Where is the line between poetry and philosophy? Between growing as a person and returning to your core? Between following your dreams and desiring nothing? The stanzas in this old book could be etched in the sand and still be read after a tide washed it away — they’re so timeless — because the message would be the same. All of life, nature that is, is telling us something. Willing to listen is easy, if only we were able.
“Cuando el hombre es niño es tierno y
Pero cuando llega la muerte se vuelve
Rígido y duro
Hierbas y arboles cuando brotan son
Tiernos y débiles
Pero cuando les llega la muerte se vuelven
Mustios y secos
Por esto lo rígido y lo duro son heraldos
De la muerte
Peo esto lo tierno y lo débil son heraldos
De la vida
Así cuando un ejército es fuerte perderá
Así cuando un árbol esta rígido será hecho
El sitio de lo fuerte y lo duro está debajo
El sitio de lo débil y lo tierno está en lo alto”
Ulysses by James Joyce
You can be a classic, and still be goofy; aside from the mind grenades, that’s the lesson this book taught me:
“Haines sat down to pour out the tea.
–I’m giving you two lumps each, he said. But, I say, Mulligan, you do make strong tea, don’t you?
Buck Mulligan, hewing thick slices from the loaf, said in an old woman’s wheedling voice:
–When I makes tea I makes tea, as old mother Grogan said. And when I makes water I makes water.
–By Jove, it is tea, Haines said.”
Whenever I pour water into a pot, and don’t feel stingy, I’ll add an extra bag of tea and recite Joyce’s poetry.
The Artist’s Way by Julia Cameron
What this book did for me is immeasurable. It has cut out the tongue of my troubled mind, and given it to my inner artist.
“As we become aware of out blocking devices — food, busy-ness, alcohol, sex, other drugs — we can feel our U-turns as we make them. The blocks will no longer work effectively. Over time, we will try — perhaps slowly at first and erratically — to ride our the anxiety and see where we emerge. Anxiety is fuel. We can use it to write with, paint with, work with.”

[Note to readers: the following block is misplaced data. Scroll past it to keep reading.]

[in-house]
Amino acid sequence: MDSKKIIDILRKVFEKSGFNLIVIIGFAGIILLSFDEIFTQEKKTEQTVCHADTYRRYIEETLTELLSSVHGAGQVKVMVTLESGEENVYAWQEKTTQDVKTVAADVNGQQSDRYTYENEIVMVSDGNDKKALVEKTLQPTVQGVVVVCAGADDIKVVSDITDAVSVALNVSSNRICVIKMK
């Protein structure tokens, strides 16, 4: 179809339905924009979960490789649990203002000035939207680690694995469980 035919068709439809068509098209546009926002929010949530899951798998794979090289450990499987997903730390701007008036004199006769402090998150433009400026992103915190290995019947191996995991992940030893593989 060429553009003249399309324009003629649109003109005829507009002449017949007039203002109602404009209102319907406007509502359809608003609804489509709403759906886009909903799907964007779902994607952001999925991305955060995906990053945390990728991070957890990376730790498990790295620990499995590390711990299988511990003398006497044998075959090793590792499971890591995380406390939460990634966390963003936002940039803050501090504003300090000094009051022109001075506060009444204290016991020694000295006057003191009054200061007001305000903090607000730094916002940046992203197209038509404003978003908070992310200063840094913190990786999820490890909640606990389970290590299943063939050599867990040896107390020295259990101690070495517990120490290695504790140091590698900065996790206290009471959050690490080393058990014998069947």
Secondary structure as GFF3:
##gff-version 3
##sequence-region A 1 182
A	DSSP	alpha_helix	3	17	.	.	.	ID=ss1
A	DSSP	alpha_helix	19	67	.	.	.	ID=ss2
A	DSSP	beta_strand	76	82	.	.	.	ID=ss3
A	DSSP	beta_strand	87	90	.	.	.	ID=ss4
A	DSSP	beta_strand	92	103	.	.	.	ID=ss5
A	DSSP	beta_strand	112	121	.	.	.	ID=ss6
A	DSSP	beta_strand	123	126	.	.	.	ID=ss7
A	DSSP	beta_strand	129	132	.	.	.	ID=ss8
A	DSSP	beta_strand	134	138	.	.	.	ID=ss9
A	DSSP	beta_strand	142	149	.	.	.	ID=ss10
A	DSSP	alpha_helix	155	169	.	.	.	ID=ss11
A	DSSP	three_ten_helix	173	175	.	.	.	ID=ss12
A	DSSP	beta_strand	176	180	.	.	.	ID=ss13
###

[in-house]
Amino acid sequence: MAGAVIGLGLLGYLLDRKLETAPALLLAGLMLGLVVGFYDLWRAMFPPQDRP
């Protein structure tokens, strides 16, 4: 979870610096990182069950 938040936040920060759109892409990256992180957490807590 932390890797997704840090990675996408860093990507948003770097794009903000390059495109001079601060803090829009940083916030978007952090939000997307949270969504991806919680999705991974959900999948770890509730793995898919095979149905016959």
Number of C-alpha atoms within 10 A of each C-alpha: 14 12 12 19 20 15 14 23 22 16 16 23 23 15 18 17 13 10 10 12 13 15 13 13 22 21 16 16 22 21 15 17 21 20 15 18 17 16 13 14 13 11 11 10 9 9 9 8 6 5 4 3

I don’t live with limits anymore, only moments of passable road blocks. Thank you, Mrs Cameron, for showing me the way. I am an artist. I am.
The Odyssey (they say) by Homer
A book for the young man or woman about to embark on a journey, in need of a mentor, in need of the white dove with a reassuring voice.
the bright-eyed goddess Athena reassured him,
‘some of the words you’ll find within yourself,
the rest some power will inspire you to say.
You least of all — I know —
were born and reared without the gods’ good will.'”
In us are the gods, perhaps, and so endure we can, and continue we must.
The Second Sex by Simone De Beauvoir
There is much to learn from, people to listen to, and ideas to share in the realm of feminism, in our efforts for equality. This last line from the book still resonates with me.
“The case could not be better stated. It is for man to establish the reign of liberty in the midst of the world of the given. To gain the supreme victory, it is necessary, for one thing, that by and through their natural differentiation men and women unequivocally affirm their brotherhood.”
I hope it resonates with you.